The employee experience is defined as the cumulative assessment of an employee’s interaction with your company and its people,” says Julian Lute, senior strategic advisor at Great Place To Work.
The quality and fitness of your HR practices define your employee’s experience.
What this means is that you need to measure your employee experience through assessing the quality of every HR touchpoint your employees have with your business, from job candidacy through to on-boarding, performance management and training, through to exit.
At Wright People HR, we built a nice piece of software from which to do this.
How do I use data to make better HR decisions?
A lot of HR data capture models focus solely on employee engagement. However, this is not even half the story, it’s only a third. The other two-thirds? You must look at – and measure – the causes of that engagement, your HR practices – or your employee experience.
Equally, you must identify – and measure – the impact of that engagement on achieving your goals. Only then are you able to examine and analyse the causation to make smart HR decisions. And our data-led model does exactly that.
If you’re not hitting your business goals, you can identify what changes and improvements are needed to your employee experience – to improve your engagement levels and, in turn, performance. The same is the case, if you’re already hitting your goals but want to boost performance for your business. People are the main cause of your performance, so you need to be clear on what you need to do to deliver a better experience to increase engagement and productivity and, thus, lift performance.
Sounds good in theory, but can you give me an example?
Take Google’s approach to people management, as a quick example. Google gives staff free meals, generous paid holiday allowances, access to ‘nap pods’ for snoozing during the day, and space to grow their own fruit and vegetables at work. Why? It’s not because Google’s leadership team feel all warm and fuzzy about their staff. These policies and decisions were based on what the data told Google would increase employee satisfaction. And the value to the company? While staff turnover is consistently high in the tech world, Google hangs on to employees.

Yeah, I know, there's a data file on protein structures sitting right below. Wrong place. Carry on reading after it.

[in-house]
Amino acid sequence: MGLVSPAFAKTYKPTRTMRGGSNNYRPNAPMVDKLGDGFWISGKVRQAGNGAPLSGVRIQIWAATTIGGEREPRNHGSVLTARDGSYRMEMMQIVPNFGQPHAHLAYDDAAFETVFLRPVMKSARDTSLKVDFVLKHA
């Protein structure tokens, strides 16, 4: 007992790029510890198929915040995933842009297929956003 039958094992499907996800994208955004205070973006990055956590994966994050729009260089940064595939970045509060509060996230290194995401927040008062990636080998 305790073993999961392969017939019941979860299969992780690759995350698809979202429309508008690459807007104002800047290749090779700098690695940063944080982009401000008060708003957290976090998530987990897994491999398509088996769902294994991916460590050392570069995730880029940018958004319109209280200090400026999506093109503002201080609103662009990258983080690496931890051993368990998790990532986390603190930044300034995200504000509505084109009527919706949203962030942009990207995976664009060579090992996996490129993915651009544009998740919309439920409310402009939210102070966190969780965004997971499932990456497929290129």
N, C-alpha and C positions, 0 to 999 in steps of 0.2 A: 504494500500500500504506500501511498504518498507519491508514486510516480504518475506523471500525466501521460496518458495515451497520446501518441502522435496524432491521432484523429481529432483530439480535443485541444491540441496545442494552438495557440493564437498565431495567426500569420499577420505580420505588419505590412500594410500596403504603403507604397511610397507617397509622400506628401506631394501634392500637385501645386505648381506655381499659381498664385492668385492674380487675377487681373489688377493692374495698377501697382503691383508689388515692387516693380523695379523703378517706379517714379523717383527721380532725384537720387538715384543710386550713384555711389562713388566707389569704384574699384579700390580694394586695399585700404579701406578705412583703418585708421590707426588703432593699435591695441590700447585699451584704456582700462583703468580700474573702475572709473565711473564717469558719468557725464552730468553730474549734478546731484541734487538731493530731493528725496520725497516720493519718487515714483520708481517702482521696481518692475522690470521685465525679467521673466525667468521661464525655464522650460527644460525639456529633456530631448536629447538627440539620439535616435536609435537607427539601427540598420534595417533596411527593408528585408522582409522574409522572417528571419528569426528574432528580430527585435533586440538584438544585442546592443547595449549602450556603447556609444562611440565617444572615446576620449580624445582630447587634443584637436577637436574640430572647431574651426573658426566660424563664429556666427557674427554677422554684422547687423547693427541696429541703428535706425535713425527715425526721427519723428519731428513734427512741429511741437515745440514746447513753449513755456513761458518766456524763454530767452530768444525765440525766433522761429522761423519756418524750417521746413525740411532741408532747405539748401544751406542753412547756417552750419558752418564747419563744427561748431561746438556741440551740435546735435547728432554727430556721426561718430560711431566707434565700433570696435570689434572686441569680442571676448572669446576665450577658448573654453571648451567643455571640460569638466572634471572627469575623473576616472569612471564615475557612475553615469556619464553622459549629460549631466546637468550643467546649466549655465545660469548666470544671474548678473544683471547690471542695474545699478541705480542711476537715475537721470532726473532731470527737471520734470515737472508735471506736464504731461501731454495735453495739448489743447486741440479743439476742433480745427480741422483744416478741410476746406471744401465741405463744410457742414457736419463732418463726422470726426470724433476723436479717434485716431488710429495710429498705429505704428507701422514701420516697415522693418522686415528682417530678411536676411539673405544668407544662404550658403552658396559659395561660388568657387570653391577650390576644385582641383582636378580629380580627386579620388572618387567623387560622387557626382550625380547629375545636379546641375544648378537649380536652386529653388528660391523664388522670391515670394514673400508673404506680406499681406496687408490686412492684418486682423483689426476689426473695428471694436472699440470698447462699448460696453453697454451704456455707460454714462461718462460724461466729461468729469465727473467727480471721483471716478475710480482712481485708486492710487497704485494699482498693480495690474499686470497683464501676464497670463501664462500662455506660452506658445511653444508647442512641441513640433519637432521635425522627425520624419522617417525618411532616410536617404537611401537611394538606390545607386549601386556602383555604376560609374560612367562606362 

We’re not Google. What about normal, small and medium businesses?
Our own data-led model has been specially developed for small and medium businesses.
A typical scenario example with many companies with which we work is that costly high staff turnover is having a detrimental impact on productivity.
When we analyse the staff engagement factors here, those businesses generally score low in “Recognition”(praising and valuing staff), “Development” (growing and stretching their team) and “Accountability” (offering feedback on performance and how to improve).
Fixing these issues in the employee experience, will improve people’s engagement and performance,
Should HR be more about data than people?
We’re certainly not saying that HR should only be about data. People will continue to be a central driver of success, even in this age of increasing automation, robotics and artificial intelligence. What we are saying is the role of HR is changing and, as our ability to gather and analyse ever-increasing amounts of data grows, so too do the opportunities for business owners and / or their HR professionals to add more value to the organisation by using data. This is what makes HR data such an important asset.